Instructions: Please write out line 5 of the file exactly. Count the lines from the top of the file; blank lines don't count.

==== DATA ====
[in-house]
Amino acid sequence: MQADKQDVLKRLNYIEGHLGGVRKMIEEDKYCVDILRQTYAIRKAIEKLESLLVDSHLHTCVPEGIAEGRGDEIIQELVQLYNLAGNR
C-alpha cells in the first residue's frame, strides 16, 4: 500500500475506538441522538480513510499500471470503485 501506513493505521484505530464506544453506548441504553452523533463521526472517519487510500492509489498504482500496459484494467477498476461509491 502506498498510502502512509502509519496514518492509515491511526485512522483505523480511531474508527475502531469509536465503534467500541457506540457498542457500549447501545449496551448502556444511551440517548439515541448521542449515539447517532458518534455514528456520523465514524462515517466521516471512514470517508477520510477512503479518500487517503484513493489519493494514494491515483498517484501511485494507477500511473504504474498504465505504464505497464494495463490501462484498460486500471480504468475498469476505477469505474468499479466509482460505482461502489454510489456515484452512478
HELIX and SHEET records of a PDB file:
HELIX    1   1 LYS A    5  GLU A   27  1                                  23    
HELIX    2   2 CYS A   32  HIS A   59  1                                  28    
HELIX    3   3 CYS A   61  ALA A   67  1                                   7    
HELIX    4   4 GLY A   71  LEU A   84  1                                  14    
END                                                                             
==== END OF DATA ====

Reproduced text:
HELIX    1   1 LYS A    5  GLU A   27  1                                  23    